From western Pennsylvania comes a quartet of players who play with loose precision as they work their way through a set of familiar and original material. The result is what one might call sophisticated bop. There's plenty of improvising, expanding on the bop figures that were laid by the inventors of the style in the late 1940's with little agitation. Led by Tom Strohman on a variety of saxophones, the clarinet and flute and by the steady pianism of Steve Rudolph all buttressed by the strong foundation constructed by Steve Varner's bass, an hour of well conceived, cleanly executed arrangements are presented.
The album's kick off tune reveals the debt to that premiere jazz style as the group offers a scintillating run through of Rudolph's "T. C.'s" Tune. Old Devil Moon" is given a fresh up tempo, modern reading by the group. But like bop players of yore, this group is capable of more than playing fast and turning chords inside out. They record an out of the ordinary arrangement of Bobby Troup's "The Meaning of the Blues". Here, Rudolph is the inside man with his introspective piano, with Goodwin the outside man, knocking off rim shots and other percussive announcements. The arbitrator is Strohman's flighty flute leading the way in a lovely proclamation of a tune that has been done by Julie London to Miles Davis. The Strohman/Rudolph version need not take a back seat to any version. The album's coda is a fitting, lilting "Scherzo for Summertime" and like that time of year has a calm, relaxed way about it. This piece comes from Strohman's 14 year son, Greg.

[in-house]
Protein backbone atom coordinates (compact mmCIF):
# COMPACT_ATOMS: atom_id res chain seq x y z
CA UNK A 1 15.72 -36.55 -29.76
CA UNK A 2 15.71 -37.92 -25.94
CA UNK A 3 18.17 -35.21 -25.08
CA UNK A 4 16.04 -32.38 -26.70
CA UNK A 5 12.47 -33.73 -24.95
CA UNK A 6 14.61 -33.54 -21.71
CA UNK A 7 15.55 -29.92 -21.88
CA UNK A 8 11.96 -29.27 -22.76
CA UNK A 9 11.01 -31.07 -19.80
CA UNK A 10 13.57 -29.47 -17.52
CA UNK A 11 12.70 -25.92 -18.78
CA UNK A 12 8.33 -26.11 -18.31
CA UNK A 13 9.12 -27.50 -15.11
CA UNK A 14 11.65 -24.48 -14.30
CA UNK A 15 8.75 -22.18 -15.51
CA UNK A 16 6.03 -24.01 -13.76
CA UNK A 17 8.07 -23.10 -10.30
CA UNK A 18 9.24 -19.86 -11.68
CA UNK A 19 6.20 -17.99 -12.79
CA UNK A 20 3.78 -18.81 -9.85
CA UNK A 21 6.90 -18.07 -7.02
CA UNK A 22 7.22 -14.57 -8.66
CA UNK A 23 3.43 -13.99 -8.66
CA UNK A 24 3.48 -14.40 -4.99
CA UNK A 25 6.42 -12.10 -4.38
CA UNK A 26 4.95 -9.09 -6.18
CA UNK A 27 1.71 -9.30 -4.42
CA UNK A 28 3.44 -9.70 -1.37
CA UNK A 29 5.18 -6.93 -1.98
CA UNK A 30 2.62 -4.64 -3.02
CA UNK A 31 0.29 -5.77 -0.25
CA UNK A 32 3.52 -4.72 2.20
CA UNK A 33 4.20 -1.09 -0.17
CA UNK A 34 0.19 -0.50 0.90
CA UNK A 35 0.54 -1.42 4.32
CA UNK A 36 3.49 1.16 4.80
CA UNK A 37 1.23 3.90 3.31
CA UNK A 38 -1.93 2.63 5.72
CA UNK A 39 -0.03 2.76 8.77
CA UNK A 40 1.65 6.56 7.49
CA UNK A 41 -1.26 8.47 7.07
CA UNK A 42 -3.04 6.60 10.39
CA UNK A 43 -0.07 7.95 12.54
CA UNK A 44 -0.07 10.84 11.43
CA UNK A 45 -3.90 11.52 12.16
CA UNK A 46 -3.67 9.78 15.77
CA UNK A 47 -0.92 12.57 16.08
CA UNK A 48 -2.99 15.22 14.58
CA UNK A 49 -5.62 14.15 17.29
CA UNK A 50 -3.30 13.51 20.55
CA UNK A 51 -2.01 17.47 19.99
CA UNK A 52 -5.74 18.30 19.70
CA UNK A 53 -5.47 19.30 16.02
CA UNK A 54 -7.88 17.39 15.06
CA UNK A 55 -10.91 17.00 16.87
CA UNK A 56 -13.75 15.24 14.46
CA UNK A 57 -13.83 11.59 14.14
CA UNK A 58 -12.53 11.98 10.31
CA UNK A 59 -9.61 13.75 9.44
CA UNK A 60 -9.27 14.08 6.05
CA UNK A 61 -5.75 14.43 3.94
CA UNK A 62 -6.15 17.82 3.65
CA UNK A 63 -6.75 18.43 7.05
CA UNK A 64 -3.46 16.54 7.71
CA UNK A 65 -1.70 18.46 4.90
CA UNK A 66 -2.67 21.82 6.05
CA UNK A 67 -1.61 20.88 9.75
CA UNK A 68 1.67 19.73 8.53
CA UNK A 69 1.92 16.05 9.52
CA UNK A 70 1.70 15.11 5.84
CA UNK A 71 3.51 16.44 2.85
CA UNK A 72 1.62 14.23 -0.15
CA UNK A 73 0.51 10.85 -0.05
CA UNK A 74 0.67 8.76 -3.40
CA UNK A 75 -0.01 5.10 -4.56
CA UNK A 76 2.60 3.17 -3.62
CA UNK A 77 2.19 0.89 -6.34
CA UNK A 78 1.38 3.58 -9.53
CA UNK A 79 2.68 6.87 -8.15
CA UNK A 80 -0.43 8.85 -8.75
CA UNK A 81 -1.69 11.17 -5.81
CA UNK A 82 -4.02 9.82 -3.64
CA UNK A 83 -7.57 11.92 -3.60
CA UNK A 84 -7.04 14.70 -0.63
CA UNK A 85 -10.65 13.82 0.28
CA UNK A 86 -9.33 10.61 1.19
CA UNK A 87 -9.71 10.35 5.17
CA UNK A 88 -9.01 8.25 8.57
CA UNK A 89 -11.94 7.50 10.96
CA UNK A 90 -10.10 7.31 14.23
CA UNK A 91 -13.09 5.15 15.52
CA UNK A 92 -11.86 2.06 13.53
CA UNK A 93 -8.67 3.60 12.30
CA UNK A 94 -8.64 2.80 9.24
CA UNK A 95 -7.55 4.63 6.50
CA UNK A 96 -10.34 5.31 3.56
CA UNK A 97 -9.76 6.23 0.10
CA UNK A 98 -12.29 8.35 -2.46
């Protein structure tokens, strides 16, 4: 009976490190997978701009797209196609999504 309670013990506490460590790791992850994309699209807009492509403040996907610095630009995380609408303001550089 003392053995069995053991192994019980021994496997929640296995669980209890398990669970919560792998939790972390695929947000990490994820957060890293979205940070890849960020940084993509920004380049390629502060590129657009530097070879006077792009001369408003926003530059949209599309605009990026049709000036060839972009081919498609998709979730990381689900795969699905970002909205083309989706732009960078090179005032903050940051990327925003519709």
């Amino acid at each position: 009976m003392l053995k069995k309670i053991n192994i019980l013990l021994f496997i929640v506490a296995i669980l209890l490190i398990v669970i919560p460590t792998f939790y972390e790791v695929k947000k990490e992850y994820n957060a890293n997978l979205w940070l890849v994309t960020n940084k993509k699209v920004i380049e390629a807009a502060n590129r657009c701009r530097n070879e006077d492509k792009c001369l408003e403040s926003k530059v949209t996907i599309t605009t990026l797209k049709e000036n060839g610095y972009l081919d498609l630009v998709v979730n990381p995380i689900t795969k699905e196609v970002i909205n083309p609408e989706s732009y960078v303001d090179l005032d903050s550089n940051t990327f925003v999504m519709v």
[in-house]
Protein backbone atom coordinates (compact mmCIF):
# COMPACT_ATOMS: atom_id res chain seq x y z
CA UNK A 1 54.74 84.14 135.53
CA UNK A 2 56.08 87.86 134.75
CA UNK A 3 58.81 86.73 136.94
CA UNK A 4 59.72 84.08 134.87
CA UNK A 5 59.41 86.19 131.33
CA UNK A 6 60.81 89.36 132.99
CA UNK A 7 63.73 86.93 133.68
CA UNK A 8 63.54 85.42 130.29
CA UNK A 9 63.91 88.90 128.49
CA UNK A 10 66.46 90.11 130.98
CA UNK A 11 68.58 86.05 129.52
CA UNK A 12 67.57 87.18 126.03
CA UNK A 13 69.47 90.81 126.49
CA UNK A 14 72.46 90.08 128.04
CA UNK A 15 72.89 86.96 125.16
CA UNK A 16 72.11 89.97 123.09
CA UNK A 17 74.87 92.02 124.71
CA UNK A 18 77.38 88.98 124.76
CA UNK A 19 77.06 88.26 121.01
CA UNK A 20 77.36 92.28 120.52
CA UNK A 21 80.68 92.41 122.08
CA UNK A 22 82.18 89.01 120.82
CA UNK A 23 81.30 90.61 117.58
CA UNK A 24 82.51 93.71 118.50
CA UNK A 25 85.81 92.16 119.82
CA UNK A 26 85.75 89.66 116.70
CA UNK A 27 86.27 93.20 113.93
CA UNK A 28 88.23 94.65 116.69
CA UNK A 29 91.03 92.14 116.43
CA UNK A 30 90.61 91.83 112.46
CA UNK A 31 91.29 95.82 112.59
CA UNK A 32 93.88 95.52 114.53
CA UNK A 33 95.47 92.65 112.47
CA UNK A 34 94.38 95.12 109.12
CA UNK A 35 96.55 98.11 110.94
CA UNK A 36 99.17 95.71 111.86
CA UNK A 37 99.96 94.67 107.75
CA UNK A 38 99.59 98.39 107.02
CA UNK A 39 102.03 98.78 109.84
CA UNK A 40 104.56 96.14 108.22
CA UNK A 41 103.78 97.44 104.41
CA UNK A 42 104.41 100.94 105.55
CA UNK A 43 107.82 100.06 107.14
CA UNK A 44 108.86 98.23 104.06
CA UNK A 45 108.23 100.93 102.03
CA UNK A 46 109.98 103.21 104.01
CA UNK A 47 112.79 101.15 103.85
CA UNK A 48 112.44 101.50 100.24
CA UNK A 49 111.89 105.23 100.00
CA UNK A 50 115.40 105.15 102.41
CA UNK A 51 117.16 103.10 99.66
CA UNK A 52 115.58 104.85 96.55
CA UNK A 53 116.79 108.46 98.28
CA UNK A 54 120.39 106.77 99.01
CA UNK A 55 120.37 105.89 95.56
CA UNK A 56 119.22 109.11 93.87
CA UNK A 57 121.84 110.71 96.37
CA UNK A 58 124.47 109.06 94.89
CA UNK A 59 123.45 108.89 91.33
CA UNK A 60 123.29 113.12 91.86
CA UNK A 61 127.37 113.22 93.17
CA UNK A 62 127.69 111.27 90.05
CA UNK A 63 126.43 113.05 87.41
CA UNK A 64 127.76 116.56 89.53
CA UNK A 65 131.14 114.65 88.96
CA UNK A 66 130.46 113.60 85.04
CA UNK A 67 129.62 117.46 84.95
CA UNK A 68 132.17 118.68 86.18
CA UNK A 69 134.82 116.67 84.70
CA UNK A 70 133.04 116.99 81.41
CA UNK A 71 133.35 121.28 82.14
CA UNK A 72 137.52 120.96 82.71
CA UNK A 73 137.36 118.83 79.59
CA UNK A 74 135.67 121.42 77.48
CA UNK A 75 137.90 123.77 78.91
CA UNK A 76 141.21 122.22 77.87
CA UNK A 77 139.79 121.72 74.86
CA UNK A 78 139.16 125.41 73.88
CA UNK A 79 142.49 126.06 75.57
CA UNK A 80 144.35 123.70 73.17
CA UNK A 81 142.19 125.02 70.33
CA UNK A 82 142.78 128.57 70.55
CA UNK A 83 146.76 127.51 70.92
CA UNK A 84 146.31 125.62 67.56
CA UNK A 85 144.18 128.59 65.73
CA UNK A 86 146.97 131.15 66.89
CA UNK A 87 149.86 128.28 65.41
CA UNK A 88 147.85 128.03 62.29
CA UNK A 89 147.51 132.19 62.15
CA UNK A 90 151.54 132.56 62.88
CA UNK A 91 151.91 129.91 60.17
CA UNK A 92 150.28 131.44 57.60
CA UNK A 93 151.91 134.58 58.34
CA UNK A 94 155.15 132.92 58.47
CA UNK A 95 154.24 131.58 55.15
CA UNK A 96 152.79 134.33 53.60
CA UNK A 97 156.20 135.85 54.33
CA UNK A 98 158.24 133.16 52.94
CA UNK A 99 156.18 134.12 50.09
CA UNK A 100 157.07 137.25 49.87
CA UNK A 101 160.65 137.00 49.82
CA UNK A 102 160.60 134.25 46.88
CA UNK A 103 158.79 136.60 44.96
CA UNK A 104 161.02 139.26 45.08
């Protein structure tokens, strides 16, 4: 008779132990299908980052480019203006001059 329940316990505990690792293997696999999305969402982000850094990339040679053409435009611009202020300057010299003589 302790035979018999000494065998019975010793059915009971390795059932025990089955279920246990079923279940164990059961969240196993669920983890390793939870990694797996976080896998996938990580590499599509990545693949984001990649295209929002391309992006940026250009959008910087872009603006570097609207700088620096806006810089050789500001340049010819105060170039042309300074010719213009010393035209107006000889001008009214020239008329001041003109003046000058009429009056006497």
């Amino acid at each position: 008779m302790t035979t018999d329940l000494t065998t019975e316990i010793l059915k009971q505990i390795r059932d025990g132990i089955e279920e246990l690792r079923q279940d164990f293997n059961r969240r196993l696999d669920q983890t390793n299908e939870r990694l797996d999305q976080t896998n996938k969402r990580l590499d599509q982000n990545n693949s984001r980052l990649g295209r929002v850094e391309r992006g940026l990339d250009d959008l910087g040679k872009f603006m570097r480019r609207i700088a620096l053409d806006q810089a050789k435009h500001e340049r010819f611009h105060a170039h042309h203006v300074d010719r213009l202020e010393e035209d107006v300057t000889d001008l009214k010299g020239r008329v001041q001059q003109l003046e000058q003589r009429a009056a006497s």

In Our Prime should be welcomed by those who get their listening pleasures in small group jazz. This album indeed is prime stuff. Visit Steve at www.steverudolph. com.
Track Listing: T. C.
Personnel: Tom Strohman - Soprano, Alto & Tenor Sax/Flute/Clarinet; Steve Rudolph - Piano/Korg 01W; Steve Varner - Acoustic & Electric Bass; Bill Goodwin - Drums/Percussion
I love jazz because next to my kids, it's the love of my life.
I was first exposed to jazz by Joe Rico from a tiny station in Niagara Falls in 1954 when I was 13.
The best show I ever attended was Maynard Ferguson who blew the roof off Massey Hall in the late 50s.
My advice to new listeners is to listen to everything you can and then listen again.